Chief operating officer
Harrogate and District NHS Foundation Trust
As chief operating officer, Robert is responsible for the daily operational management of the Hospital and the achievement of performance targets. Duties also include responsibility for IT, information, estates and facilities. Mr Harrison is the chief operating officer lead for urgent and emergency care and stroke on behalf of the West Yorkshire Association of Acute Trusts.
The long term plan supports the direction we’ve been heading in ourselves – working together across primary, social and community care in developing an ethos of prevention being better than cure, and developing services that promote independence and support people throughout their life, including end of life.
The Harrogate and Rural Alliance is made up of the local CCG, the county council, the district council, ourselves as the acute and community provider, the mental health provider and the federation of GPs. It’s a coalition across the whole of health and social care but also includes housing and other teams within the two tiers of council services. Our focus is on beginning to align our services to make them as efficient as possible and to ensure we’re able to provide the best possible services within the resources we’ve got as a coalition.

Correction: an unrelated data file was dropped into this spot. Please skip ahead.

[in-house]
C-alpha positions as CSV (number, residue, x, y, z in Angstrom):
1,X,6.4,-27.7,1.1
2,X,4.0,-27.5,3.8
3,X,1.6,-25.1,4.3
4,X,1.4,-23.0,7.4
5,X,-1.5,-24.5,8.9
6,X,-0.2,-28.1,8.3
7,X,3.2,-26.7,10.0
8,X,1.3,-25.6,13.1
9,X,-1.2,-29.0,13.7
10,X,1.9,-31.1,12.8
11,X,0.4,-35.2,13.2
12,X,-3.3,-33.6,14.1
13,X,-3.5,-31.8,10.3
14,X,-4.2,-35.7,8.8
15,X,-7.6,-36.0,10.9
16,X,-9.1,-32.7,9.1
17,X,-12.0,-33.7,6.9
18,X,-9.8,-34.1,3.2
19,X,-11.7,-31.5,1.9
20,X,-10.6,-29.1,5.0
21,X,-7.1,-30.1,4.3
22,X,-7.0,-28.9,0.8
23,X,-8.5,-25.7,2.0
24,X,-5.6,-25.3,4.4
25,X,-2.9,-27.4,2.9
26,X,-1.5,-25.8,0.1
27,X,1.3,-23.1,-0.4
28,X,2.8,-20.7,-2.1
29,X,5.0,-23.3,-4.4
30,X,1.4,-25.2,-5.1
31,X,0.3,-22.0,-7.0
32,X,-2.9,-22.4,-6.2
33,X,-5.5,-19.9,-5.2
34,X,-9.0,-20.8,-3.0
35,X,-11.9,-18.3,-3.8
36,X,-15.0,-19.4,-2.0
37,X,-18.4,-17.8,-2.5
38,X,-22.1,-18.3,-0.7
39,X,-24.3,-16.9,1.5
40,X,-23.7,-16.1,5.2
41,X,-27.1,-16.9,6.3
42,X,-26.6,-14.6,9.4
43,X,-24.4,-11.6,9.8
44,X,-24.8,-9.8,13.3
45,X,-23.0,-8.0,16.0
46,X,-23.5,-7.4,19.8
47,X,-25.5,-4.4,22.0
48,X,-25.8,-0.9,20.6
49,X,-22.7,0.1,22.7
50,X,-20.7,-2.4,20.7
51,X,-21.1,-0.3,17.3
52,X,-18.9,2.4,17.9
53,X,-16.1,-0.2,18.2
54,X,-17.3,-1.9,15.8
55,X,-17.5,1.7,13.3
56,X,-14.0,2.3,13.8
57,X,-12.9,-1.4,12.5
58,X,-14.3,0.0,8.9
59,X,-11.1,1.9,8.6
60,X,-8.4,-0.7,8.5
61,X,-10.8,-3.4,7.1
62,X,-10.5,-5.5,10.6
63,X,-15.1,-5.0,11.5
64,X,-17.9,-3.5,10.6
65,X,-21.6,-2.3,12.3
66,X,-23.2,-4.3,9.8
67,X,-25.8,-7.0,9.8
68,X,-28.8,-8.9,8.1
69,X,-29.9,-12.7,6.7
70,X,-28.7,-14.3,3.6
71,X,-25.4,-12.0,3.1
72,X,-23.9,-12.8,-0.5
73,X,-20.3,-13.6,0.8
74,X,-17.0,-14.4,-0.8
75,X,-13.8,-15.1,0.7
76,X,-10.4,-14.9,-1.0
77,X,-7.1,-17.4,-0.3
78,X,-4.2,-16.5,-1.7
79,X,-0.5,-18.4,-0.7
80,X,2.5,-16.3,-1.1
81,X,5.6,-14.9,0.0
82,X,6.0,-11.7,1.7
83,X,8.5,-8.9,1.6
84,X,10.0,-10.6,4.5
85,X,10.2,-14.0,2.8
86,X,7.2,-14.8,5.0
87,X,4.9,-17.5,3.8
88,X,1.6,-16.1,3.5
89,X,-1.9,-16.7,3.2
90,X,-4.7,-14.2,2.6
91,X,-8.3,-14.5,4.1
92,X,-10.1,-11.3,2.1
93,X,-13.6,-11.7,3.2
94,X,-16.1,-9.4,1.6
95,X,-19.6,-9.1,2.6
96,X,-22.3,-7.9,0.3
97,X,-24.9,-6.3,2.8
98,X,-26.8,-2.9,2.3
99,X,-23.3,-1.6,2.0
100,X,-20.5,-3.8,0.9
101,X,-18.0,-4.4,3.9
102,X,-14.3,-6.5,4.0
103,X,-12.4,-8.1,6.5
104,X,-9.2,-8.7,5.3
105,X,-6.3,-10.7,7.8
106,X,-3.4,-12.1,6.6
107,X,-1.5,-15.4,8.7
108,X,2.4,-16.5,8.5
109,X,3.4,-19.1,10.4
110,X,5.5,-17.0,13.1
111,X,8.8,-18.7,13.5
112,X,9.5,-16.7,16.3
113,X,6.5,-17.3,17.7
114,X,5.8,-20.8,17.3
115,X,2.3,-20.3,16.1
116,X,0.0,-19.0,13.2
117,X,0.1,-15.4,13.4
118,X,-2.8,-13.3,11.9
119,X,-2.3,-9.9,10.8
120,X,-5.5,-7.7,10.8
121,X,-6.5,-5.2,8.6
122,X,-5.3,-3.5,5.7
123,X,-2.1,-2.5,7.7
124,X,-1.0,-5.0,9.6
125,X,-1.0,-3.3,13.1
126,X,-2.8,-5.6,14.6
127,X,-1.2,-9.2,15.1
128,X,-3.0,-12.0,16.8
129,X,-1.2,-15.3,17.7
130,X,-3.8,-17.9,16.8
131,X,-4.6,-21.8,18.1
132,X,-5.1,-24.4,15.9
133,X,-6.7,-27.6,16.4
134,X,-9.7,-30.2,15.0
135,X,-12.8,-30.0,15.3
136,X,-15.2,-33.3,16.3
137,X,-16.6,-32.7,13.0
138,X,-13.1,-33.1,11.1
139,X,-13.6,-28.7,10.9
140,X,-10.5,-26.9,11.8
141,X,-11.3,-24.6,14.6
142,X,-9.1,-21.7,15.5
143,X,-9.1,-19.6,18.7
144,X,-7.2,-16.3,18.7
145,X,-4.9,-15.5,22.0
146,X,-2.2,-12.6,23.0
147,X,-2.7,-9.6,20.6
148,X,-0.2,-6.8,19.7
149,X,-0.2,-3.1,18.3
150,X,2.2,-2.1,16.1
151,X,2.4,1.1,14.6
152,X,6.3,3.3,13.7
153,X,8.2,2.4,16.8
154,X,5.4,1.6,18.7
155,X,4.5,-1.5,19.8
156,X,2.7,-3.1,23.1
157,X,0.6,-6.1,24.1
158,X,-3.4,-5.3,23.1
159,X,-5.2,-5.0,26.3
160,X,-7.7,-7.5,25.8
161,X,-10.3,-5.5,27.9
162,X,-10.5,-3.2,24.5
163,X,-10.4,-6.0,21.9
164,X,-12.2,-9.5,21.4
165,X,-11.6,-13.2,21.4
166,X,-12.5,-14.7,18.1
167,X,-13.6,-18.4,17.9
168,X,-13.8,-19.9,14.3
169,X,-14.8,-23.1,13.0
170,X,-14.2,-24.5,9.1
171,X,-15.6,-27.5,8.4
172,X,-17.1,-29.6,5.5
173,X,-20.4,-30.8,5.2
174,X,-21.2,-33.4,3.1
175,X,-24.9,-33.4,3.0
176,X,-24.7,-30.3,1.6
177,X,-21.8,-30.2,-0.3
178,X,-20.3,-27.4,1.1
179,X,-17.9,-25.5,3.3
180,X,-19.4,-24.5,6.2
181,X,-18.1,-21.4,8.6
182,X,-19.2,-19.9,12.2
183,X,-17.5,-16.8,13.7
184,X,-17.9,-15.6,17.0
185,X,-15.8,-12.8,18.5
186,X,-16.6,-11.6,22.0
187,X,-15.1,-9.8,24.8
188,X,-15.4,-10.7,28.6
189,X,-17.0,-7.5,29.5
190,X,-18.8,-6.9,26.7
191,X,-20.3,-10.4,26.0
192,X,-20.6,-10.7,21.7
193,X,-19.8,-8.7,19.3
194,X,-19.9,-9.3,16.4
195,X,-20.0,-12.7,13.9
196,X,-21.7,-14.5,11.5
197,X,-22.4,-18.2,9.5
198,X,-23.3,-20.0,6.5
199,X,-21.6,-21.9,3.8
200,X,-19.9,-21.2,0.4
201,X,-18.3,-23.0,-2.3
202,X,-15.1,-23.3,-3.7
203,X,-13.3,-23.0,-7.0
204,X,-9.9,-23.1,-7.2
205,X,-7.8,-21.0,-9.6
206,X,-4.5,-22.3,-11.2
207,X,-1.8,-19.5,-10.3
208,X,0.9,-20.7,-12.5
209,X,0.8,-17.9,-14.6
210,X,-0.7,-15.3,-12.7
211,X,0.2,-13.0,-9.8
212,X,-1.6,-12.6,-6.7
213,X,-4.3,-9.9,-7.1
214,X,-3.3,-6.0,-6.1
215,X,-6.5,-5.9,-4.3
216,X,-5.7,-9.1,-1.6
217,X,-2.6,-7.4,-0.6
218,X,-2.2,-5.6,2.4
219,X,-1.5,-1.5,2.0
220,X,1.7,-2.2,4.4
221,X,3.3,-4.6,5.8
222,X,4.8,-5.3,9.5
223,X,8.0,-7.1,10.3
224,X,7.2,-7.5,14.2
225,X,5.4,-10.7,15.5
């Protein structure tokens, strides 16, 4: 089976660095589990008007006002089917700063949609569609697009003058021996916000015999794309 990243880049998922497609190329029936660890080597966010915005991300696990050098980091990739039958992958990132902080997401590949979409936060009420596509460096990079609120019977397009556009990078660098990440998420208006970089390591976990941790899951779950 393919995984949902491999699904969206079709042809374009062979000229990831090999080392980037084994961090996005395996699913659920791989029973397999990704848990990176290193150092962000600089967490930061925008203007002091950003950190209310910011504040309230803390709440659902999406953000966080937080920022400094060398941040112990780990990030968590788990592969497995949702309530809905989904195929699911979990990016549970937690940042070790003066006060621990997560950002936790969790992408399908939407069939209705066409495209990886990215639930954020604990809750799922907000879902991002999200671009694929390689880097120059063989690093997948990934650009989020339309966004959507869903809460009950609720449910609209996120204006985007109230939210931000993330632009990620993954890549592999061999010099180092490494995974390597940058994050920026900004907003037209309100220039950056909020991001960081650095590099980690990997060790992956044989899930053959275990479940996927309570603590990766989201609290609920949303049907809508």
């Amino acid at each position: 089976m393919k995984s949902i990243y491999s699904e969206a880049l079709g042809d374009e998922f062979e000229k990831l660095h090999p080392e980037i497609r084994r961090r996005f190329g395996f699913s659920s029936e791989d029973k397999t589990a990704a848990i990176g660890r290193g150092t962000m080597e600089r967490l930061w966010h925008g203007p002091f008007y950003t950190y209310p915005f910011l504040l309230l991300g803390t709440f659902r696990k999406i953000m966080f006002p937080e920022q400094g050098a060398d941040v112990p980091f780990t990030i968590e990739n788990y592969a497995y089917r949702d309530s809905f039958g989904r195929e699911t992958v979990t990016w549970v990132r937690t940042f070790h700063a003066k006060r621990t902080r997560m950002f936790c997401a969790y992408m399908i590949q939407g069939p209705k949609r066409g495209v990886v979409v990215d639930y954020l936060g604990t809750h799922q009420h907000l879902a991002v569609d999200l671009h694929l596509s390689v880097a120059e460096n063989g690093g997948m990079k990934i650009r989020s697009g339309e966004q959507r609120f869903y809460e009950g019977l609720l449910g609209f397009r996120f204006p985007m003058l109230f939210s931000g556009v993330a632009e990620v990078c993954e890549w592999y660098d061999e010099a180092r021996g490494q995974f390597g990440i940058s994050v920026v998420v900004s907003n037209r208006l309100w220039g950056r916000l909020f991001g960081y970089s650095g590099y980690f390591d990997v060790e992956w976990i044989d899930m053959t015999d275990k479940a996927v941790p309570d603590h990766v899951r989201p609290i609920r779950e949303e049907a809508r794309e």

We are working to create a set of core services that will be jointly managed. They will predominantly be the community adult social care teams and community health teams. Then there’s a group of aligned services that sit alongside them, including community mental health provision, primary care, GP out-of-hours services and services from the hospital, including consultant geriatricians. These essentially come together to provide a service that works around the concept of the primary care home model. Four localities will have virtual hubs within which those teams will come together and undertake their multi-disciplinary teamwork.